Introduction to Economics
Introduction to Economics ECON 1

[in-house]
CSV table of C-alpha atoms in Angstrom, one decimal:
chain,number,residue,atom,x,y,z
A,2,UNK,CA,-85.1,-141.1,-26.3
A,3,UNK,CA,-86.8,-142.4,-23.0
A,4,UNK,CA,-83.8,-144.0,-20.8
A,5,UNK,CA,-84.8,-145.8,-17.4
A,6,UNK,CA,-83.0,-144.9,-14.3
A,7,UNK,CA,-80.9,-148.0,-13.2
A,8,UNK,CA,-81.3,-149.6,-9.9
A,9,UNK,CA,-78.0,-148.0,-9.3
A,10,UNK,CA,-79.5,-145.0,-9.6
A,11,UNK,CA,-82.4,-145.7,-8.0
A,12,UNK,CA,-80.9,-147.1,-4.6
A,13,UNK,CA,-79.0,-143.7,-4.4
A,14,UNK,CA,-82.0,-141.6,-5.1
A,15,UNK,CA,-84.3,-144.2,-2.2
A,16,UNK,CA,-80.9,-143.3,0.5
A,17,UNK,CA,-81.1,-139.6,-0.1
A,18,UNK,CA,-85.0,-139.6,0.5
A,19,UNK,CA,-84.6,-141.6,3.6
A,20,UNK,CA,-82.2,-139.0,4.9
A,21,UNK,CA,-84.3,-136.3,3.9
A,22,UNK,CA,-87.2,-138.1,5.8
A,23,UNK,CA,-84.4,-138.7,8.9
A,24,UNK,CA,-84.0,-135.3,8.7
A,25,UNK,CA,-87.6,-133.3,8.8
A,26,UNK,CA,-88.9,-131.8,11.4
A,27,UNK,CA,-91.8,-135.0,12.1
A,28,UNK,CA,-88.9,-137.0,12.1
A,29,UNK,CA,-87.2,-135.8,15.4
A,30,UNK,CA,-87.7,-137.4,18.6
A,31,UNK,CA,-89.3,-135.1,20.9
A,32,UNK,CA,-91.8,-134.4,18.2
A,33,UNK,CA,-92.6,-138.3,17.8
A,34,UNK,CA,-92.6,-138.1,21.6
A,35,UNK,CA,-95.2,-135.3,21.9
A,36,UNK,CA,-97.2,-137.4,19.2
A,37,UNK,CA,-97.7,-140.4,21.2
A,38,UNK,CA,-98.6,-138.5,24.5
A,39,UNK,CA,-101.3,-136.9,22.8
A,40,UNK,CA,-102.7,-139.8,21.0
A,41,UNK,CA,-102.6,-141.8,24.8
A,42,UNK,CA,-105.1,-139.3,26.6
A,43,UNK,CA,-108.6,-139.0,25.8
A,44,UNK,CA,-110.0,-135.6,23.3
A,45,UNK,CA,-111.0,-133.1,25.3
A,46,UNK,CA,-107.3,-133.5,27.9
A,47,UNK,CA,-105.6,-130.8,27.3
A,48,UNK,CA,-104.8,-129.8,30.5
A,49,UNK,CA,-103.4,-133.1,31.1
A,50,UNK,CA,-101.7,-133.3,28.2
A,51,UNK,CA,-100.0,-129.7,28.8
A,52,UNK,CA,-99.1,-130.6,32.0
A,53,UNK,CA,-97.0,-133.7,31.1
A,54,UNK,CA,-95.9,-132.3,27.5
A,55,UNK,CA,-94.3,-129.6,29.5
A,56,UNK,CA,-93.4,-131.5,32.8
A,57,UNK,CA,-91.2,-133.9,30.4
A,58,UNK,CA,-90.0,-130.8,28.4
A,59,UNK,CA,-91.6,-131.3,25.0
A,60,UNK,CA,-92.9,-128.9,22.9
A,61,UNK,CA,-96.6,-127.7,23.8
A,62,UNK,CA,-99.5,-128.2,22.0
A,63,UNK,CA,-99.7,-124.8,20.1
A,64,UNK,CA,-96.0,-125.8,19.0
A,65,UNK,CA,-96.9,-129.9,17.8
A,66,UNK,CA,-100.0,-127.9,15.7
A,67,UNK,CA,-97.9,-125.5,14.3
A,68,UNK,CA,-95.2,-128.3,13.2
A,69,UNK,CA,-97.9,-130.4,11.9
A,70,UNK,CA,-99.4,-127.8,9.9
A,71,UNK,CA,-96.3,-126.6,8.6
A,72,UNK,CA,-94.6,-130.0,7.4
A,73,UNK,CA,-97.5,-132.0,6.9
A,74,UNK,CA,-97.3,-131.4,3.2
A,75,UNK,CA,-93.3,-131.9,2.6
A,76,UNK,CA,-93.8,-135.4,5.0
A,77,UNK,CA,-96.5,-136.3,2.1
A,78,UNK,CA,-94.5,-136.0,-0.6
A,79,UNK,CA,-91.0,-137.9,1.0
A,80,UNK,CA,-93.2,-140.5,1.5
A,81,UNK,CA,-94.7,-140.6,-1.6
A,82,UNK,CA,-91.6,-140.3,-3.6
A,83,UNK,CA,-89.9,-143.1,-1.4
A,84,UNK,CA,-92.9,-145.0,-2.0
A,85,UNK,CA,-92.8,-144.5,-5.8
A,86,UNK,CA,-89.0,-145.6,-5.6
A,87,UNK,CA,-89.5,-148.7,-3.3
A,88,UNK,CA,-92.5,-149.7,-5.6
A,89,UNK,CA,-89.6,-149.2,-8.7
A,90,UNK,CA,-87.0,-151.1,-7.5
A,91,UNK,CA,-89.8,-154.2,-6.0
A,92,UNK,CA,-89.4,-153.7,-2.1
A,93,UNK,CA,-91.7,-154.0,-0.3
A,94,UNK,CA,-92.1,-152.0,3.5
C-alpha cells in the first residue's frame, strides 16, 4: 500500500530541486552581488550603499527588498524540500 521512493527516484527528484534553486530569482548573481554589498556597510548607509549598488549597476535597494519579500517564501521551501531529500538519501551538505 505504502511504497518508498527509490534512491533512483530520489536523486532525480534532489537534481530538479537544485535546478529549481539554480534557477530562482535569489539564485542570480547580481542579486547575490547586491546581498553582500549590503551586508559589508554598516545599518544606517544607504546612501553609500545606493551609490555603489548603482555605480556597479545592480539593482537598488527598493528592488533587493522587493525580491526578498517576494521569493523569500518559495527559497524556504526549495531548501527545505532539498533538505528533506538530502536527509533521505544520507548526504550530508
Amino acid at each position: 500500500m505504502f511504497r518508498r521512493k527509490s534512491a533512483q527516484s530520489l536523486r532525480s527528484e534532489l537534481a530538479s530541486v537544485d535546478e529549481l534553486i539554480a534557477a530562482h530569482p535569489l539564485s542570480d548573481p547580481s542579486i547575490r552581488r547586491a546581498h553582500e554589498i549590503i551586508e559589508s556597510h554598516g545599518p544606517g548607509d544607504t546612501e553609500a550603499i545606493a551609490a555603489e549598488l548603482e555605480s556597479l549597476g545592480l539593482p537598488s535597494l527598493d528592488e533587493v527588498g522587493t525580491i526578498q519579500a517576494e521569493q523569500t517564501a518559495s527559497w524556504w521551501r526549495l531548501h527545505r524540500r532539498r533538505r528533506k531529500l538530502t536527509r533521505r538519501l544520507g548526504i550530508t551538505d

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ECON 1 Section 18 ShortTerm Economic Fluctuations 2 m be a as R l Section 18 Agenda Administrative Stuff 5 min Problem 263 10 min Recap Quiz 10 min Problem 244 10 min Exercise 242 10 min Recap 2 min NW 4m 2mm ECON 1755mm 1542923 651 R Esmuna g Contact Details GSI Ramon Estopina Office Hours Thursday 145300 PM Office Evans 5087 Email estopinahaasberkeleyedu Handouts only sections 104 amp 133 after class in httpwwwocfberkeleyedujaychenecon1 Please read Read before downloading Nev 4m 2EIE2 ECON 1752mm m 4292 2 as R Bf wna Administrative Stuff PS 3 ready pick up your PS Problems graded from 1 to 3 1 Some effort 2 Overall well done but some mistaks 3 Vew we done Then average the 8 questions and transform in class grades 1 r 175 1 Check minus 175 e 25 3 Check 25 r 3 5 Check plus Remember The real value in the problem sets is in preparation for the midterms and na s Nov 4m 2EIE2 ON 1752mm 5 wage 4 as R Begum Midterm Survey Results 1 Participation of 24 students 48 of population Lowest Scores Scale 1Compl Disagree 4Neural 7Compl Agree 329Encourage Name tags 469Is valued for advice not directly related to course but 11 NA 500Knows ifclass is understanding him 513Speaks audiny and at a reasonable pace 521It39s easy to understand Nov 4m 2mm ECON 1755mm 1542925 651 R Esmuna Midterm Survey Results 2 Highest Scores Scale 1Compl Disagree 4Neural 7Compl Agree 675WeIIprepared and organized for each session 650Maintain a quotsection websiteII with handouts and other information 643Make handouts available after class PDF ls 629SeIfcon dent thorough knowledge of course material 623Showed respect for all students 621Identi es what he considers important Nov 4th 2EIEI2 ECON 1752mm m 4292 a as R Bf wna l Midterm Survey Results 3 Section Structure Scale 1Less Time 4It s OK now 7More Time 450Some 35 Problems 3540 min 446Review of last sectionlectu re Important to remember 510 min 383Summary Next Class 23 min 357Administrative Stuff 23 min 354IntroductionContact DetailsAgenda 2 3 min Nay 4th 2W2 ECON 175mm m7paae7 351 R Esmuna ii Demand for Money ch 26 When will you hold money Remember MB MC gt 0 You took Micro economic classes didn t you Benefit of holding money Make transactions Value of transactions depends on rea income or output Y price level P nominal GDP PY Costs of holding money Opportunity coss nominal interest rate i Nay 4th 2W2 ECON 175mm 1542929 351 R Esmuna l Midterm Survey Comments Opportunities for improvement More problems needed More detailed explanations Section movs a bit tno fast Problems similar to Exams Good Things PowerPoint handous Class Website Organized amiable Thanks for your feedback Nay 4th 2EIE2 ECON 1 7 52mm 15 7Raae a 351 R Emma ii Problem 263 FampB page 719 How do you expect each of the following to affect the US demand for money A Competition among brokers forces down the commission charge for selling holdings of bonds or stoc Lower commission charges reduce the cost of converting nonmoney asses into money increase People will tend to hold less money knowing that it is relatively cheap to sell other asses to obtain money as nee to make transactions So the economywide demand for money declins Nay 4th 2EIE2 ECON 175mm 15 7R2 m 351 R Emma Problem 263 cont d B Grocery stores begin to accept credit cards In payment Now people can charge their groceries instead of using money cash or check But the overall effect is likely to be to reduce the amount of money people need tn hold on average over t e mon The demand for money declins cg Financial investors become concerned a out Increasmg rIskIness of stocks 1 stoc s ecome more risky people will demand relatively more safe asses money among them The emand for money rises Nay 4th 2W2 ECON 1 75mm 13 7 Page 11 351 R Esmuina gi Problem 263 cont d D Online banking allows customers to check balances and transfer funds between checking and mutual fund investments 24 hours a Mutual fund investmens are not part ofthe M1 money stnck they are part of M2 and I m not talking about BMW s here As in part a if people can conveniently and cheaply convert nonmone asses into money as needed for transactions they can get by holding less money on avera e The demand for money declins Nay 4th 2EIE2 ECON 1 7 samm 15 7R2 12 351 R Emma g Problem 263 Conclusion E The economy enters a boom period Higher income raises the volume of transactions The demand for money increases F Political instability increases in developing nations Worried about in ation or even con scation of their domestic assets citizens ofdeveloping nations may choose m hoard dollars The total demand for US money including the overseas demand rises Nay 4m 21am ECON 175mm 13 7 Page 13 cs R Esmuina g Review of Last Lecture 1030th Chapter 24 LR vs SR Fluctuations Recession amp Egtltpansion amp Business Cycle Potential Output GDP at Full Employment Causes amp costs of Gap Unemployment Cyclical Frictional Structural Okun s Law Nay 4m 2EIE2 ECON 1755mm 5 7R2 14 cs R Emma ii Important to remember Types of unemployment Frictional Shortterm matching ofjobs and workers Reflects typl39caamount of time to nd a job or fill a vacancy Structural Longterm chronic skill mismatch of unemployed and vacancies Seems to be related to health of economy Cyclical Egtlttra unemployment that occurs uring recession supply of workers gt demand jobs available Nay 4m 21am ECON 1 75mm 13 7 Page 15 cs R Esmuina 1 Important to remember 2 Okun s Law Each extra percentage point of cyclical unemployment is associated with 2 percentage point increase in output gap Indicates loss to socielyof output gap Nay 4m 2EIE2 ECON 1 7 Semen 15 7R2 1a cs R Emma Recap Quiz 1 Which of the following is an indicator of shortterm economic fluctuations 1 unemployment 2 inflation 3 sales of durable goods 4 GDP Z5 all of the above Nay 4m 21am ECON 1 75mm 13 7 Page 17 cs R Esmuina Recap Quiz 2 A positive output gap when actual output is below potential is called an 1expansionary gap ZZrecessionary gap 3depressionary gap 4contractionary gap 5inflationary gap Nay 4m 2EIE2 ECON 1 7 Semen 15 7R2 5 cs R Emma Recap Quiz 3 The natural rate of unemployment is the level of unemployment where 1 unemployment is 0 2 cyclical unemployment equals frictional unemployment 3all unemployment is structural 4 there is an expansionary gap Z 5 cyclical unemployment equals 0 Nuyy 4m 2mm ECON 175mm 13 7 Page 19 as R Esmuina l Recap Quiz 4 The difference between the actual unemployment rate and the natural rate of unemployment is what type of unemployment 1 structural 2 frictional Z 3 cyclical 4 smsonal 5 potential Nuyy 4m 2EIE2 ECON 175mm 15 7R2 2 as R Emma ii Recap Quiz 5 The natural rate of unemployment in the United States over the past 20 years has 1 increased Z 2 decreased 3 remained constant 4 uctuated dramatically 5 uctuated slightly Nay 4m 2mm ECON 1 75mm 13 7 Page 21 as R Esmuina bl Quick Question 1 True or False All recessions are the result of output gaps False A recession is a period of unusually slow growt This could result from a recessionary output gap but it could also result from slow growth in potential output due to such factors as belownormal rates of technological innovation Nay 4m 2EIE2 ECON 175mm 15 7R2 22 as R Emma g Quick Question 2 True or false When output equals potential output the unemployment rate is zero False When output equals potential output the unemployment rate equals the natural unemployment rate Cyclical unemployment is zero when output equals potential output but frictional and structural unemployment still exist Nay 4m 2mm ECON 1 75mm 13 7 Page 23 as R Esmuina Quick Question 3 Which firm is likely to see its profits reduced the most in a recession An automobile producer A manufacturer of boots and shoes A Barbershop Which is likely to see its profits reduced by the least Nay 4m 2EIE2 ECON 1 7 saman 15 7R2 24 as R Emma Quick Answer Generally producers of durable goods are affected most by recessions while producers of services and nondurables like food are affected least This suggests that the automobile producer would see its profits reduced the most the barbershop the least Boots and shoes are semidurable since a pair of shoes ma last for several years and people can put 0 f purchases of these for a while if necessary Thus the boo manufacturer s losses are likely to fall in between those of the other two firms Nuvl 4th 2002 ECON 175mm 13 7 Page 25 651 R Estaplna I Problem 244 FampB page 653 Using Okun s Law ll in the four pieces of missing data in the table YEAR REAL GDP Potential Natural Actual v GDP 7 Vquot Unem rateaUquot Unem RateaU 200 1 7840 8000 A 6 na 2002 8100 B 5 na 5 na 2003 C 8200 45 na 4 na 2004 84 15 8250 5 na D Nay 4th 2EIE2 ECON 175mm 15 7R2 2a 651 R Bfwlna Problem 244 cont d Once again Okun s Law Each extra percentage point of cyclical unemployment is associated with 2 percentage point increase in output gap And Cyclical Unemployment Extra unemployment that occurs during recession supply of workers gt demand jobs available Nay 4th 2002 ECON 1 75mm 13 7 Page 27 651 R Estaplna ii Problem 244 cont d A In 2001 Y 7840 Yquot 8000 YY 150 In sooo7s4osooo2 That means in 2001 ral GDP is 2 below potential GDP so cyclical unemployment is 1 Since the actual unemployment rate U is 6 the natural rate U must be 5 I B In 2002 The natural rate U equals the actual rate U so cyclical unemployment equals Zero and there is no output gap Thus potential output equals 8100 the same as actual real GDP Nay 4th 2EIE2 ECON 1755mm 1E 7P3 2E 35 R Stains g Problem 244 cont d C In 2003 Cyclical unemployment equals UU 4 45 05 By Okun s Law the output gap YY is7 1 If real GDP exceeds potential GDP by 1 we find that real GDP must equal 8282 Calculation Y 8200 YYY 1 D Y 8282 Nay 4th 2002 ECON 1 75mm 13 7 Page 29 651 R Estaplna Problem 244 Conclusion I D In 2004 Real GDP is 2 above potential GDP the output gap is 72 Calculation Y 8250 Y8415 YYY 0 So cyclical unemployment should be 71 As the natural unemployment rate U is 5 actual unemployment U is 4 Cyclical Unemployment U U Nay 4th 2EIE2 ECON 1 7 55mm 15 7R2 3a 651 R lemma g Problem 242 FampB page 653 I Given data for real and potential US GDP calculate output gap as a In of potential GDP um any NW a ng ECDNlrseztlan Bengal as a Elamquot g Problem 242 cont d Remember Potential Output 0 Output GDP that an economy can produce when using resourcs capital labor at normal rates Output Gap YY If YgtY Recessionary Gap If YltY Expansionary Gap NW or m2 ECDN team 134 qu as a Elamquot Problem 242 cont d So the YEAR REAL EDP Is it a recessionary or expansionary gap NW a ng ECDNlrseztlan meme as a Elamquot g Problem 242 cont d Also calculate growth rates of real GDP Can you ldenufy the recesslon that occurred durlng ml perlod7 REAL EDP NW or m2 ECDN team mama as a Elamquot Problem 242 cont d Remember from lecmre us real GDP and recesslons lvmmwl rower 7 r B I cquot 0 all r g 2 an e lmn NW a ng ECDNlrseztlan mamas as a Elamquot g Problem 242 Conclusion You can see that GDP growth slowed in 1990 as the recession began In 1991 GDP growth was negative and a significant recessionary gap opened up Growth at close to normal rates resumed in 1992 which is why the trough is assigned to 9 1 91 but the recessionary gap took a while to be eliminated NW a me ECDN 15mquot mucus as R more Problems for next sections H For next section ChaEter 25 Problems 6 7 8 9 Chanter 26 Problems 3 8 9 Remember This is not mandatory It won t be graded Only for those of you that need improvement in Exam grades Nay 4m 2mm ECON 1755mm 3 7 Page 37 as R EstDina l Next class Next Class Section 19 7 Wednesday Nov 6th If you want more practice work on Next Sections Problems Read ch 25 amp 26 You can download handouts this afternoon Thankyou for coming on time H CU Wednesday Nay 4m 2EIE2 ECON 1755mm m 4292 35 as R Bfwina ECON 1 Section 15 Growth Productivity and Living Standards on 234 2112 ECON 1752mm 15 4192 1 651 R Esmpm l Contact Details GSI Ramon Estopina Office Hours Thursday 145345 PM Office Evans 5087 Email estopinahaasberkeleyedu Handouts only sections 104 81 133 after class in httpwwwocfberkeleyedujaychenecon1 Please read Read before downloading ECON 1752mm 15 4292 2 651 R 131mm g Section 15 Agenda Administrative Stuff 3 min Problem 197 7 min Recap Quiz 5 min ExtraQuick Exercise 3 min Problem 203 10 min Problem 208 10 min Midterm survey 5 min VERY IMPORTANT Recap 2 min on 23521512 ECON 1755mm 1541923 651 R Esmuna g Administrative Stuff Remember PS3 due next Monday October 28quot Check for corrections and hints on PS3 wording in Econ1 website I will grade PS only from students officially in my sections on 2314 2112 ECON 1752mm 15 7P3 4 651 R 131mm Review of Last Lecture 1021St Chapter 20 Economic growth GDP per person NPop determinants YN determinants Costs of economic growth Policies to promote growth on 23521512 ECON 1755mm 1542925 651 R Esmuna Important to remember GDP per person YPop Y total real output or real GDP III number of employed workers POP total population all ages YPOP average labor productivity share of employed population 651 R 131mm 539 Problem 197 FampB page 507 rices from 1978 to 1986 CPI on 23 2m2 ECON 1755mm 1542927 351 R Esmuna ii Problem 197 cont d After all the calculations Year CPI Does it look as if in ation affected gasoline price changes on 2342m2 ECON 1755mm 1542929 351 R Esmuna g Problem 197 cont d Now let s add change in price of Crude Oil1 Esme 351 R Esmulna l Problem 197 cont d Work with the data and say if the changes in gas prices during this period were due to General inflation or Factors speci c to the oil market Remember Are prices nominal or real NOMINAL Need to convert to real to know variation And also need to know inflation on 23 2m2 ECON 1752mm 15 4292 a 351 R Stains ii Problem 197 cont d Put it in another words ansm Any relation between gas price change and in ation On 23 2m2 ECON 1755mm 5 7P3 1D 35 R Stains gi Problem 197 Conclusion A large part of the fluctuations in gas prices reflected changes in the relative price of oil rather than general inflation Interestingly the relative price of gas fell 27 in 1986 even as the general inflation rate was positive on 2314 2m2 ECON 1755mm 15 4292 12 351 R Stains g Recap Quiz 1 Economists focus on which of the following measures as an indication of a country39s living standard 1 The unemployment rate 2 In ation 3 GDP Z4 GDP per person 5 Interest rates on 23 2m2 ECON 1755mm 154292 13 GSI R Esmuina l Recap Quiz 2 Which of the following has contributed to the increase in real GDP in the US over the past four decades 1 Increasing female labor force participation 2 The baby boom 3 Increasing average labor productivity 4 The rising share of Americans with jobs Z 5 All of the above on 2314 2m2 ECON 1755mm 15 wage 14 GSI R 13mm g Recap Quiz 3 Which of the following is a measure that policymakers might take to raise a country39s rate of economic growth 1 Promote saving and investment 2 Increase human capital 3 Support research and development 4 Provide an appropriate political and legal framework ZS All ofthe above on 234 2m2 ECON 1 755mm 15 7 Page 15 GSI R Esmuina g Recap Quiz 4 The talents education training and skills of workers are known as 1 physical capital 2 personal capital 2 3 human capital 4 labor capital 5 worker capital on 2314 2m2 ECON 1755mm 15 4292 15 GSI R Stains ExtraQuick Exercise How much would 500 deposited in an account be worth after 2 years with A 5 simple interest Remember C C0tC0r C01rt 500 2500 X 005 550 B 5 compound interest Remember C CH1r C01rI 500 10052 55125 on 234 2m2 ECON 1 755mm 15 7 Page 17 GSI R Esmuina ExtraQuick Exercise 2 The power of compound rates Think years or periods Amnunl n2 o5 Rmizmieiaznzzuzezaan Years on 14 2m2 ECON 1755mm 15 4292 IS GSI R B m i Problem 203 FampB page 539 raction of population retired in US will increase with the graying of America Suppose in 2038 the share of population that is working returns to 1960 level But Labor productivity increases as much as during 6099 Avg Labor Productivity NPop 1950 35 835 354 What would be the net change in GDP per person between 1999 and 20387 On 23quot2EE2 E CON 175mm 15 7 Page 19 351 R Esmuina ii Problem 203 Conclusion So in this scenario output per person will be higher in 2038 relative to 1999 but by much less than implied by the increase in labor productivity The projected decline in the share of the population that is working implies that output per person will grow more slowly than average labor productivity on 234 2m2 ECON 1 755mm 15 7 Page 21 351 R Esmuina I Problem 203 cont d Remember GDP per person39 NPop YPop Change 354 on 23 2m2 ECON 1752mm 15 7R2 2 351 R Stains 1 Problem 208 FampB page 540 Hester s Hatchery raises fish At the end of the current year she has 1000 fish in ht She can harvest any number of fish she wishes selling them at 5 a piece Because big fish make little fish I really like this sentence for every fish she leaves in the hatchery this year she will have 2 fish at the end of next year The price next year is expected to be 5 too Problem 208 cont d A How many fish should Hester harvest if she wants to maximize the growth of her stock of fish from this season to next season Zero as that will allow her stock of sh to double by next year Any problems with that on 234 2m2 ECON 1 755mm 15 7 Page 23 351 R Esmuina on 2314 2m2 ECON 1752mm 15 7R2 22 351 R Stains Problem 208 cont d B Is this and economically sound strategy Maximizing the growth of her stock of sh has the isadvanlage that it allows Hester no current income to s end In other words Hester can have the bene t ofa very high income and consumption next year only at the cost of stapling herself this year How does it relate to the cost of Economic wth The more a country is willing in stable itself this year by saving and investing its resources in new capital goods rather than consuming the faster it wi l row Remember the CostBene t principle on 23142m2 Km17samm157vageza 351 R Stains g Problem 208 cont d C How many fish should Hester harvest if she wants to maximize her current income Suppose she doesn t have any other source of income To maximize her current income Hester should sell all her sh this year realizing 5000 Any problem with this It leaves no source of income for the future on 23 2m2 ECON 175mm 15 7 Page 25 GSI R Esmuina I Problem 208 cont d D So what should she do Why If Hester hamsis none of her sh this year she has no income this year and if she hanesls all of her sh this year she has no income next year Having very low or zero income in either year is very unplmsant for Hester A better choice is to sell some sh this ymr allowing for a reasonable level ofcurrent income and consumption while leaving enough sh in the hatchery to provide for reasonable income in the future as well on 23 2m2 ECON 175mm 15 7R2 25 GSI R 13mm ii Problem 208 Conclusion 0k enough about fish what about Macroeconomics In the same way a country should choose a rate of economic growth that balances the cost of sacrificing consumption today against the benefits of higher income and consumption in the future And you think economists get paid for this on 234 2m2 ECON 1 755mm 15 7 Page 27 GSI R Esmuina 1 Problems for next sections H For next section w 2 3 5 amp 9 Remember This is not mandatory It won t be graded Only for those of you that need improvement in Exam grades actually more than some of you on 2314 2m2 ECON 175mm 15 7R2 23 GSI R 13mm Midterm Survey 7 Lecture Course ll Before you go Please complete bottom part of Survey now It refers only to LECTURES AND COURSE not to sections Forget about the upper part I do not want to know what you think about me No really I have an Online survey ready for you l on 234 2m2 ECON 1 755mm 15 7 Page 29 GSI R Esmuina v Midterm Survey 7 GSI Section H Midterm Survey only for GSI amp SECTIONS go to htt wwwzoomeran com surve z 288CDP F7CSQLV2GRNDLP3VL Is it hard to remember Then I ll add a link in our website httpwwwocfberkeeyedujaychenecon1 Please help me improve teaching by filling the survey it won t take more than 5 min No names needed but please only sections 104 and 133 And only fill the survey once on 2314 2m2 ECON 175mm 15 7R2 an GSI R 13mm ii Next class Negtltt Class Section 15 7 Monday Oct 28m PS3 DUE l Ifyou want more practice work on Next Sections Problems Read ch 22 23 amp 25 FILL THE SURVEY ONLIN You can download handouts this afternoon Thank you for coming on time Enjoy the weekend on 23 2m2 ECON 1755mm 15 7 Page 31 351 R EstDina ECON 1 Section 16 Savings and Capital Formation o 2 m m as W R l Contact Details GSI Ramon Estopina Office Hours Thursday 145345 PM Office Evans 5087 Email estopinahaasberkeleyedu Handouts only sections 104 amp 133 after class in httpwwwocfberkeleyedujaychenecon1 Please read Read before downloading on 23quot 2m2 ECON 1752mm 15 wage 2 as R Emma g Section 16 Agenda Administrative Stuff 3 min Recap Quiz 5 min Problem 222 10 min Problem 223 10 min Problem 229 15 min Recap 2 min on 23m 2m2 ECON 1755mm 1543923 651 R Esmuna g Administrative Stuff PS3 due today Leave them on the table I will return them next Monday Remember to complete the survey online on 23m 2m2 ECON 1752mm 15 wage 4 as R Emma Review of Last Lecture 1023rd Chapter 22 Saving National Saving Public and Private saving Saving as ow wealth as stock Changes in Wealth Why people save impact of r on savings Factors that affect I impact of r on investment S and D for savings and investment 51 in closed econom S amp D for funds S amp I shifts of S and D crowding out on 23quot 2m2 ECON 1755mm 1542925 651 R Esmuna Important to remember National Savings Saving of total economy GDP less consumption expenditures and government purchases of goods and senices S Y r C r G National Savings Private Sav Public Sav servants 3R A 539 V m Rngzm on 23quot 2m2 ECON 1752mm 15 4292 5 as R Emma l Recap Quiz 1 The saving rate is equal to 1 current income minus spending on current needs Z 2 saving divided by income 3 income minus consumption 4 the change in saving that corresponds to a change in income 5 saving divided by consumption on 23quot 2m2 Econ 1755mm 11541927 651 R Esmuna I Recap Quiz 2 Wealth can be defined as 1anything of value that one owns 2the debt one owes 3total income plus savings Z4assets minus liabilities 5income plus assets on 23quot 2m2 Econ 1752mm 15 4192 a 651 R Stains l Recap Quiz 3 Increases in the value of existing assets are known as 1weath 2 savings 3 capital gains 4 capital losses 5 income on 23quot 2m2 Econ 1755mm 11542929 651 R Esmuna 1 Recap Quiz 4 If tax collections egtltceed government spending there is a budget 1 shortfall 2 deficit Z 3 surplus 4 windfall 5 balance on 23quot 2m2 Econ 1755mm 15 4292 1a 651 R Stains Flows and Stocks REMEMBER Flow A measure that is de ned per unit of time Stock A measure that is defined at a point 397 time on 23quot 2m2 Econ 1 755mm 15 7 Page 11 651 R Esmuina Problem 222 FampB page 600 State whether each of the following is a stock or a flow and explain A The Gross Domestic Product B National Savings C The value of the US housing stock on Jan 1st 2001 D The amount of US currency in circulation as of this morning E The government budget deficit F The quantity of outstanding government d b 1st 2001 e ton Jan on 23quot 2m2 Econ 1755mm 15 4292 12 651 R Stains Problem 222 cont d A The Gross Domestic Product Flow GDP represents production per unit of time such as a year or a quarter B National Savings Flow National saving is measured per unit of time analogous to individual saving C The value of the US housing stock on Jan 15 2001 Stock This value is measured ata point in time on 2339quot 2m2 ECON 1755mm 154252 13 651 R Esmuina ii Problem 223 FampB page 600 WM Lifecycle saving for longterm objectives Retirement College tuition Buying home or car Precautionary saving for unexpected setbacks Loss of job Medical emergency Bequest saving to leave an inheritance on 23quot 2m2 ECON 1 755mm 15 7 Page 15 651 R Esmuina g Problem 223 cont d For lifec Ie rasons anticipation offuture chil care expenses tuitions Ellie and Vince will probably incrmse their current saving There is also the possibility that in the future one or bot arents ma work less in order to e a home to prepare for the possibility of reduced income in the future the couple should save more B Vince reads in the paper about posible layoffs in his industry Vince srisk of layoff has incrmsed so the couple ould incrmse their saying for Erecaulinnau reasons on 23quot 2m2 ECON 1 755mm 15 7 Page 17 651 R Esmuina l Problem 222 Conclusion D The amount of US currency in circulation as of this morning Stock Again the value is measured ata point in time E The government budget de cit Flow The de cit is the government s spending less its receipts Spen ing and receipts are measured per unit oftime such as a year or quarter F The quantity of outstanding government debt on Jan 15 2001 Stock The quantity ofgovernment debt outstanding is measured ata point in time on 25m2m2 ECON 1755mm 15 4252 14 651 R 13mm ii Problem 223 cont d Ellie and Vince are a married couple both with college degrees and jobs How would you expect each of the following events to affect the amount they save each month A Ellie learns she is pregnant on 23quot 2m2 ECON 1755mm 15 4252 15 651 R 13mm gi Problem 223 cont d C Vince had hoped that his parents would lend him money for a purchase of a home Now he learns they can t afford it More saving is needed to meet a lifecxcle D Ellie announces that she would like to go to law school in the next few years More saving is needed for a lifecycle objective as the couple faces both a reduction in their income and tuition expenses in a few years they need to save more now on 255252 ECONJrEemml J amm 651 R 13mm